Protests across Thailand have been helped along by social media websites like Facebook and despite denials from the country’s military, a recent Facebook outage was ordered by the government. Telenor–the company that owns Thailand mobile phone operator DTAC–has released a statement confirming the government’s involvement in closing access to just one website, Facebook. For more than one hour, people could not access the network, though it isn’t clear why access was suddenly returned shortly after a order to block Facebook was implemented.
Thailand’s government has claimed that it would work against social media sites because of the protests but the government’s involvement in this outage was flat-0ut denied by the military. The government claimed that the outage was nothing more than a “techical issue” but that is clearly not the truth now that DTAC has given a response to those claims.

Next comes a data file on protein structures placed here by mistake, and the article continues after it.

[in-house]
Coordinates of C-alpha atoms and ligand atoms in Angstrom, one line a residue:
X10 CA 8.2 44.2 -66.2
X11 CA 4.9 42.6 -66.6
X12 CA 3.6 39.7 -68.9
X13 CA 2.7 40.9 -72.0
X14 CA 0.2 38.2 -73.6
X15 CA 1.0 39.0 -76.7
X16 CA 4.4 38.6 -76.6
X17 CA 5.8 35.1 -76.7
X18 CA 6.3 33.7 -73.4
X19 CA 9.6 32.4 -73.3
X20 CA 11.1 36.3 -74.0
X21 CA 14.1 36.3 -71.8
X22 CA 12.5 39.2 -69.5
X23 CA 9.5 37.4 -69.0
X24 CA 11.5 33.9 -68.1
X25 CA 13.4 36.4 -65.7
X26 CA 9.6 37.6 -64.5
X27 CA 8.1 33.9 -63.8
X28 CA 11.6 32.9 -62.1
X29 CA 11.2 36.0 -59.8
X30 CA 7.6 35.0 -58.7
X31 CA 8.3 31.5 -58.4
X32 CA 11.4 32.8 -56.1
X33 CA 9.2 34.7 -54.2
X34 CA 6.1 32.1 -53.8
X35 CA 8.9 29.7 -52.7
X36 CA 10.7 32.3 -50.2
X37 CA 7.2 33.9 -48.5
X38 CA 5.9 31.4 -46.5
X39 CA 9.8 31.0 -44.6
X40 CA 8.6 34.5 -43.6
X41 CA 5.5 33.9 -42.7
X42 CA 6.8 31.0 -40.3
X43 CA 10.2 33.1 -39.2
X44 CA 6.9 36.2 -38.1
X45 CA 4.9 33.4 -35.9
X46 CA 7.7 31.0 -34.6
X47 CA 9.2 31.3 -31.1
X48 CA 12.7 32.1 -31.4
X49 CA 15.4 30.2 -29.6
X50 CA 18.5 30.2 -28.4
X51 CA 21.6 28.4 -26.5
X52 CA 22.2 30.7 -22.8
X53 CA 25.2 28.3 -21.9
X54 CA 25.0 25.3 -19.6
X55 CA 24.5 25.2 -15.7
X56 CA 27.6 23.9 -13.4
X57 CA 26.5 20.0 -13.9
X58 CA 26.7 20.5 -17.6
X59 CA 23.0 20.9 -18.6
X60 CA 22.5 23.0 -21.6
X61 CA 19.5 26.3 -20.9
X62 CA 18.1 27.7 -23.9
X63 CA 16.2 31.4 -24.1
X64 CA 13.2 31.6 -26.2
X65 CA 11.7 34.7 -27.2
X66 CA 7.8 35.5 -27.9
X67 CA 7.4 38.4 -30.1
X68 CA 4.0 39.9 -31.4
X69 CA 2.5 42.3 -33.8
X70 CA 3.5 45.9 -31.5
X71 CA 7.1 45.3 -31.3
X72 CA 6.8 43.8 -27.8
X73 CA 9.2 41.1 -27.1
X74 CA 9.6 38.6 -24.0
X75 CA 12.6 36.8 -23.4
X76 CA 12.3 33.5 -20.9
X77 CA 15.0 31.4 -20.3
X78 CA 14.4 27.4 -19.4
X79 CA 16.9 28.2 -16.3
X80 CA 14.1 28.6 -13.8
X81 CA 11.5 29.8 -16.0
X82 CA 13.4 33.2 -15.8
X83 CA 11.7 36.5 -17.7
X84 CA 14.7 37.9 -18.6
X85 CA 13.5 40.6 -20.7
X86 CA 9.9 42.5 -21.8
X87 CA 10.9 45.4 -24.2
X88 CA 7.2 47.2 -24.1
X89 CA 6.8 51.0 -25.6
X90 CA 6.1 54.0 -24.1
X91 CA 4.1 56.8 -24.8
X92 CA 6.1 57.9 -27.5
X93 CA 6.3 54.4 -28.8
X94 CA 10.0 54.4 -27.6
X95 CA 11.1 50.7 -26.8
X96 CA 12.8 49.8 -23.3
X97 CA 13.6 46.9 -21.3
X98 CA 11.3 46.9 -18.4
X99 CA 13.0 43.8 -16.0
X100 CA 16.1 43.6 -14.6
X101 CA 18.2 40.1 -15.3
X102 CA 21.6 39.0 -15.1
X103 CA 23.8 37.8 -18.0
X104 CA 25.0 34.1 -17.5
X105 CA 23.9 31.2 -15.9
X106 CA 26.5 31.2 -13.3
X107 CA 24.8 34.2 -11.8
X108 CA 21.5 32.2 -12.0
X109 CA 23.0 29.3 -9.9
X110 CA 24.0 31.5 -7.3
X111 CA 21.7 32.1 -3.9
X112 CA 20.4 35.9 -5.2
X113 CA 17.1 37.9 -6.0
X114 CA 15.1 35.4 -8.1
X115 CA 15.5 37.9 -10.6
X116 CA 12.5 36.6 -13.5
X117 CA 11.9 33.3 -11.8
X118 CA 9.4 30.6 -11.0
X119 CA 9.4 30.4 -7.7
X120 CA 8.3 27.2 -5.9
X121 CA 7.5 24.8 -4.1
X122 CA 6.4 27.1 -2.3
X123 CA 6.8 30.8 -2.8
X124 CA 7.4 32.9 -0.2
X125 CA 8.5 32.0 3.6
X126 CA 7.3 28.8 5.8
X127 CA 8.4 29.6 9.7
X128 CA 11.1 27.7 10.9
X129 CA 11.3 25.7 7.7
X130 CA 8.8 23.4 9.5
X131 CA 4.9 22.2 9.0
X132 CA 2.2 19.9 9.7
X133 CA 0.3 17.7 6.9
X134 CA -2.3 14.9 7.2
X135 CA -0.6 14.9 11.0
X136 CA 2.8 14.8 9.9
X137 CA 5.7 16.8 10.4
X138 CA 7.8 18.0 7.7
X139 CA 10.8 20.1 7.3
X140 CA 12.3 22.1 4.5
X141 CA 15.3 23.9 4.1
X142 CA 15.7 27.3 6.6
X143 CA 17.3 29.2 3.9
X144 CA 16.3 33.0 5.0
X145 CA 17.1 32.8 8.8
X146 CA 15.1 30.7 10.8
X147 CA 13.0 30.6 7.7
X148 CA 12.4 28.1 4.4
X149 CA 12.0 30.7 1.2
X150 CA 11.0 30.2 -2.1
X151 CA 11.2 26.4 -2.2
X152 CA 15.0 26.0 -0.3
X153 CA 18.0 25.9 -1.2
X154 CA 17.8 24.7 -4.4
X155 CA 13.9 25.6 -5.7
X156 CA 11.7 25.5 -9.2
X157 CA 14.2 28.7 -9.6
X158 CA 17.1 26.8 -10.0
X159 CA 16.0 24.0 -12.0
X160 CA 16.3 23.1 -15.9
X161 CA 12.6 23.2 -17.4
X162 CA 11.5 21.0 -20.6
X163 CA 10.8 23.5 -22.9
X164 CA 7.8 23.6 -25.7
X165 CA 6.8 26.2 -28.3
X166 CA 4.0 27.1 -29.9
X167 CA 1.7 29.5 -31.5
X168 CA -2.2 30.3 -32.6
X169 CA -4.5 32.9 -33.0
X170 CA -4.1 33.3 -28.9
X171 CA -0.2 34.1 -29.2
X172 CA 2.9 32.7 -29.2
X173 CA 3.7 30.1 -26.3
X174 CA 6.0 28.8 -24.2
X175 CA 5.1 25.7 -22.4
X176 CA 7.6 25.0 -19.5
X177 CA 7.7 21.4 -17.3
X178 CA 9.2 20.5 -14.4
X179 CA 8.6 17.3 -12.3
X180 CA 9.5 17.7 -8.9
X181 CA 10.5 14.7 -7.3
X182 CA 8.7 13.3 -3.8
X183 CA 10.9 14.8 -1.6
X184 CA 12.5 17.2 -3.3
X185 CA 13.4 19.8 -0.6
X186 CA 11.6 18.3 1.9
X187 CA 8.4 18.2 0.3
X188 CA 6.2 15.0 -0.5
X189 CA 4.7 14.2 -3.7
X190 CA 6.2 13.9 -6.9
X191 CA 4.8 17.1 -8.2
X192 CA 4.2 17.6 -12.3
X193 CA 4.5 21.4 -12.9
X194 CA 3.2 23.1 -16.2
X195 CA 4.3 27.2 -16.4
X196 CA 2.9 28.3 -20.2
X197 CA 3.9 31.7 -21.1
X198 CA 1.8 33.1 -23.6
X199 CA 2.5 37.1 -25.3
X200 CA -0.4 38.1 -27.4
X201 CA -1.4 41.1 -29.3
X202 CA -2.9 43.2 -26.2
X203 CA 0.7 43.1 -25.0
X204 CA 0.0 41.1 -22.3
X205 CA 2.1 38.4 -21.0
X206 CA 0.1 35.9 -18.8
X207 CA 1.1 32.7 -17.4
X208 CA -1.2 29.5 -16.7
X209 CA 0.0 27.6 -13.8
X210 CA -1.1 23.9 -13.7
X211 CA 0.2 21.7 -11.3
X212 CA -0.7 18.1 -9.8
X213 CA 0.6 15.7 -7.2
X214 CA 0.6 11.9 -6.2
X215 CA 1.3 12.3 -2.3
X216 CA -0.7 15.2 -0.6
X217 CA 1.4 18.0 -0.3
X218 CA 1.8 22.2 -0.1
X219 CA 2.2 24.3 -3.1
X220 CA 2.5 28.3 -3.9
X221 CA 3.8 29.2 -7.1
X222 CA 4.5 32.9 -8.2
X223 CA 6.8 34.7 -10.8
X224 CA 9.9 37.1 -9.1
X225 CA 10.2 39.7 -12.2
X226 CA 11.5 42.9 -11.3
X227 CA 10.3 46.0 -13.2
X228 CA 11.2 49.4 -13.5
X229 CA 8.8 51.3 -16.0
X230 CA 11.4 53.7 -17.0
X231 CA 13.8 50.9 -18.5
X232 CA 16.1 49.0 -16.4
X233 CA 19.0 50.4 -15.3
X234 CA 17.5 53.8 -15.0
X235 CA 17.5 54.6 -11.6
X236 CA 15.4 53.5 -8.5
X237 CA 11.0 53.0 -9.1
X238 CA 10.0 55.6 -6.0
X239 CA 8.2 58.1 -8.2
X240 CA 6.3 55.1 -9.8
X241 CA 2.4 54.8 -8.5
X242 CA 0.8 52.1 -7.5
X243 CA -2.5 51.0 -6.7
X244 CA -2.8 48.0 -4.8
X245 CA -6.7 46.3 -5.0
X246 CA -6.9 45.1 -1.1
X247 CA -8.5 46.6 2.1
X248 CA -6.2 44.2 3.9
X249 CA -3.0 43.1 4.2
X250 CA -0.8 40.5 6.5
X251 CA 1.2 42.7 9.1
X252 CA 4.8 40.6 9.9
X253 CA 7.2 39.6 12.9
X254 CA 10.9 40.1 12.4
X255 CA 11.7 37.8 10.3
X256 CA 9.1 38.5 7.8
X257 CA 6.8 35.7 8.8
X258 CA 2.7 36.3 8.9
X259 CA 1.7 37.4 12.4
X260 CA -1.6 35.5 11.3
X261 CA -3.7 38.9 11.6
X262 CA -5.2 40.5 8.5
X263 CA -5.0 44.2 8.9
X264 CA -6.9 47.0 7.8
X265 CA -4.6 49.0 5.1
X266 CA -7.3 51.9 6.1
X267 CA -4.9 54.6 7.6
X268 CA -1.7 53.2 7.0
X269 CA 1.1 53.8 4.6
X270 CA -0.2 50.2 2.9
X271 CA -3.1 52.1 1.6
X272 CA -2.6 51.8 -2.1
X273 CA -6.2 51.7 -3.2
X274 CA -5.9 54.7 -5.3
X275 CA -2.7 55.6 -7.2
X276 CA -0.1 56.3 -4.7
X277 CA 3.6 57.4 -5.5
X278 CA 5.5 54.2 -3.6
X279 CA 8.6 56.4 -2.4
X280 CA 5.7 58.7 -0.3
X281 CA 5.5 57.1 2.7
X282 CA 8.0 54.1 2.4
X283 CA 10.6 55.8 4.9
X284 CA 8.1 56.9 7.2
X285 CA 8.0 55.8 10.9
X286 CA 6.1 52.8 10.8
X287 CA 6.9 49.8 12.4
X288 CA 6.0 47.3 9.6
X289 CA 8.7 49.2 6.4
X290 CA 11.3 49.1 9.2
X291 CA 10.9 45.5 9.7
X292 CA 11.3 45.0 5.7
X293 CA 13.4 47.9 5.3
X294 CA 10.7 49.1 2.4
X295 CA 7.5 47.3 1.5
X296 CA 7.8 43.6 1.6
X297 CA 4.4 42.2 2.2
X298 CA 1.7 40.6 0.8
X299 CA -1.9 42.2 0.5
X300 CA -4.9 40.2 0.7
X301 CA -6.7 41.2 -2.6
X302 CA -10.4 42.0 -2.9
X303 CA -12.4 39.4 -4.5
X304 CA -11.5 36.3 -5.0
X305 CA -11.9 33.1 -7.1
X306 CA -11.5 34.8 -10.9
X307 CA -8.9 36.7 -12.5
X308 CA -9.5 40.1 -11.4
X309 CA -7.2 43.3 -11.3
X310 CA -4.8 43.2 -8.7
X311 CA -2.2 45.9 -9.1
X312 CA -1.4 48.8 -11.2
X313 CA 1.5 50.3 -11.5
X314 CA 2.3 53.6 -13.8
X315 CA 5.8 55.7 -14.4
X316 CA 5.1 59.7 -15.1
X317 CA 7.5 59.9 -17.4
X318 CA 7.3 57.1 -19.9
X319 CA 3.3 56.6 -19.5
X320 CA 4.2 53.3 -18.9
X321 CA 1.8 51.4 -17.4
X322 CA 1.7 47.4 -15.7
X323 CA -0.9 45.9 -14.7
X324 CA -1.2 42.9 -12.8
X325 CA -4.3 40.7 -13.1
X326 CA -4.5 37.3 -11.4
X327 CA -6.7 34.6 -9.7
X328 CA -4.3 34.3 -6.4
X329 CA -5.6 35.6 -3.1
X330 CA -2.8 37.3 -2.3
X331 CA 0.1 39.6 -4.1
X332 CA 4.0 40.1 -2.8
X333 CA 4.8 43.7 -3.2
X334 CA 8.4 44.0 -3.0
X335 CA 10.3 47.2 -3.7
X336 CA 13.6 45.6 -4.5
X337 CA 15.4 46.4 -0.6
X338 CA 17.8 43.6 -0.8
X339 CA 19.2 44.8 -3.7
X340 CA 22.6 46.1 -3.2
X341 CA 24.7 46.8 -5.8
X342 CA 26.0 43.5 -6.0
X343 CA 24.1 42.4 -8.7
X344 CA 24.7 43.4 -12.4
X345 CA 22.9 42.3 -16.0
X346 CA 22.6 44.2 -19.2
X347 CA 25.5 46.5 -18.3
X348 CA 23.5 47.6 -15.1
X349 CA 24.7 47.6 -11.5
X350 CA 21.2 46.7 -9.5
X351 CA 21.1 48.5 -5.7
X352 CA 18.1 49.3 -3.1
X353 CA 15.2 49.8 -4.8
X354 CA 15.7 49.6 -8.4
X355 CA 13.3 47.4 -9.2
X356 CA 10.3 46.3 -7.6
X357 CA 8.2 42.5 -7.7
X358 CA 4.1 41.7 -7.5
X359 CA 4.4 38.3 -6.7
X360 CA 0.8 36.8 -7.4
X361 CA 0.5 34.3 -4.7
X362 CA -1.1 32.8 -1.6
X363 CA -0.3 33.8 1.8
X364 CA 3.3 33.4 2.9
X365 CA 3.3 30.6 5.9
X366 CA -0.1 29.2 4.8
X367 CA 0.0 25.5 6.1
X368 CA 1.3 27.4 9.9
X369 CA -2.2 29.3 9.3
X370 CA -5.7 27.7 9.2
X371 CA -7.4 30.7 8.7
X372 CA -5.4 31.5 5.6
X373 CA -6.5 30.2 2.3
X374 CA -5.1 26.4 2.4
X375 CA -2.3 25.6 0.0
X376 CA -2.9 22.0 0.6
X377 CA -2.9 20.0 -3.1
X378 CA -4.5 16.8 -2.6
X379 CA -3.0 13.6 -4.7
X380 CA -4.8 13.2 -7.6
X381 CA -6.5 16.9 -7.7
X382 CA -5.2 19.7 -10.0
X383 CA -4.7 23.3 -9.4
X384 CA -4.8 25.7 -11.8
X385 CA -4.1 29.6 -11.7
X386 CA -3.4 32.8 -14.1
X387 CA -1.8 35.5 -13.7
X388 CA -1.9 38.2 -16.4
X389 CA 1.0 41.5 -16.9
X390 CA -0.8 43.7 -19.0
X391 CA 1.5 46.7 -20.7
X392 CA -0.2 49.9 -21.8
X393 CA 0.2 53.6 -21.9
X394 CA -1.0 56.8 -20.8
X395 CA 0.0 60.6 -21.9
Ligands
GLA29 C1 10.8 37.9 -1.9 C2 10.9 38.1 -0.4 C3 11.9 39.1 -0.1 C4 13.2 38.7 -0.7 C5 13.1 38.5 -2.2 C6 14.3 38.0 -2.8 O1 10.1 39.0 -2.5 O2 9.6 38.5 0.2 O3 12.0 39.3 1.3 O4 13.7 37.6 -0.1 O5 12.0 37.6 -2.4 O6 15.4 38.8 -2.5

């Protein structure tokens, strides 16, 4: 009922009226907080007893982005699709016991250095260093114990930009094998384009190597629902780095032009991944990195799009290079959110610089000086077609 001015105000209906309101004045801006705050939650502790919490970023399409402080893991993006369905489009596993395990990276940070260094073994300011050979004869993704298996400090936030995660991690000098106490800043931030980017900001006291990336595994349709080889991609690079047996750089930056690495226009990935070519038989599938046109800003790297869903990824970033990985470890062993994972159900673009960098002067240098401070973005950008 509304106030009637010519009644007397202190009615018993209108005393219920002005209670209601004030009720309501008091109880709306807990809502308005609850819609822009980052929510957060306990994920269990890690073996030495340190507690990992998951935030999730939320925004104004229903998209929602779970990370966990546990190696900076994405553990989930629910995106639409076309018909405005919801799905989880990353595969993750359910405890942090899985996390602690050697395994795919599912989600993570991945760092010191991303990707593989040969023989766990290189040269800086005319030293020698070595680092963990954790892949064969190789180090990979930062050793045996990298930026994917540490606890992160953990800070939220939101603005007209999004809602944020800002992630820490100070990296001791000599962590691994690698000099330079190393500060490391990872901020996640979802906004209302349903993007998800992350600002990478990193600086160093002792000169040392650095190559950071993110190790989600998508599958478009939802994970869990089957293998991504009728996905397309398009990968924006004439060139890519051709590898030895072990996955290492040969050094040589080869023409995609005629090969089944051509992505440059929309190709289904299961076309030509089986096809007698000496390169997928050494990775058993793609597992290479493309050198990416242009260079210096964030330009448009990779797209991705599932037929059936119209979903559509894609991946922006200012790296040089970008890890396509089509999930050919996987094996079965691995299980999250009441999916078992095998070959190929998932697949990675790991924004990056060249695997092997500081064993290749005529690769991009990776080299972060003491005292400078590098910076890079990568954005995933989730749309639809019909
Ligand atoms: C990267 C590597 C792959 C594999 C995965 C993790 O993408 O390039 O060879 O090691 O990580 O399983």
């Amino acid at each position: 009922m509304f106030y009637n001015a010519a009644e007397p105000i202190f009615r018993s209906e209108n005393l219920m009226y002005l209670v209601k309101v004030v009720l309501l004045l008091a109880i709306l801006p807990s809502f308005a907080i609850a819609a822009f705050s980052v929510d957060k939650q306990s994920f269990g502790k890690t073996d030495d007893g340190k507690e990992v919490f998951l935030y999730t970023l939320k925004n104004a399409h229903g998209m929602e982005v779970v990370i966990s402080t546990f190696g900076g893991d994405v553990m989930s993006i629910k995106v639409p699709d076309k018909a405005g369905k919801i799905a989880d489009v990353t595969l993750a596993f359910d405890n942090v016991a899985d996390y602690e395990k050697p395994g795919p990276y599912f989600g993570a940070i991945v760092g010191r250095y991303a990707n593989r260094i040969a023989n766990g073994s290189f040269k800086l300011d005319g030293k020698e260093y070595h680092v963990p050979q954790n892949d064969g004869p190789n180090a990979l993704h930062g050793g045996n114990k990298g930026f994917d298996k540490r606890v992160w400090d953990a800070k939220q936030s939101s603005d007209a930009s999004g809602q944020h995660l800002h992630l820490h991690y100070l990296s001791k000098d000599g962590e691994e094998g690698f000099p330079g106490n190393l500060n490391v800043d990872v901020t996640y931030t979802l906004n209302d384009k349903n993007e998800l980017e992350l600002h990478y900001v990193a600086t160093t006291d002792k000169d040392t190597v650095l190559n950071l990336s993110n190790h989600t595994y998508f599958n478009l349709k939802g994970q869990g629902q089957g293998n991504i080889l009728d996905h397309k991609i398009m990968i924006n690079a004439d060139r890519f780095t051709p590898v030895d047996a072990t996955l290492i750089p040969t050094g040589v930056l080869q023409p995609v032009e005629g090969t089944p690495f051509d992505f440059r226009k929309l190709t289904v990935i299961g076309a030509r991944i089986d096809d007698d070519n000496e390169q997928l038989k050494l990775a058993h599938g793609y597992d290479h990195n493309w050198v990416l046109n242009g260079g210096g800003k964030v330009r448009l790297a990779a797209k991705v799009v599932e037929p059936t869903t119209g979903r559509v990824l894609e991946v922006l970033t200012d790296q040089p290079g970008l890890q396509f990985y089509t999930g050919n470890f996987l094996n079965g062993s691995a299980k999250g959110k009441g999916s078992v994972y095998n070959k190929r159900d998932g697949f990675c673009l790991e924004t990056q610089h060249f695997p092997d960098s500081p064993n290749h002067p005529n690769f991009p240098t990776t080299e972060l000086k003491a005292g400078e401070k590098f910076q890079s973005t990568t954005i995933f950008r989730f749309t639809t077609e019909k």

Telenor Group can confirm that on Wednesday 28 May dtac received a notification at 15:00 local time from the National Broadcasting and Telecommunications Commission of Thailand to restrict access to Facebook temporarily. This restriction, which was implemented at 15:35, potentially had impact on dtac’s 10 million Facebook-using customers. Telenor Group believes in open communication and regrets the consequences this might have had for the people of Thailand. - DTAC
Social media was used in a similar way during protests in 2012 and 2013 in the Middle East. Governments in that part of the world also blocked access to sites like Facebook and Twitter periodically which only means that Thailand’s military government could begin operating in the same way by blocking access to Facebook every so often.
Via [The Next Web]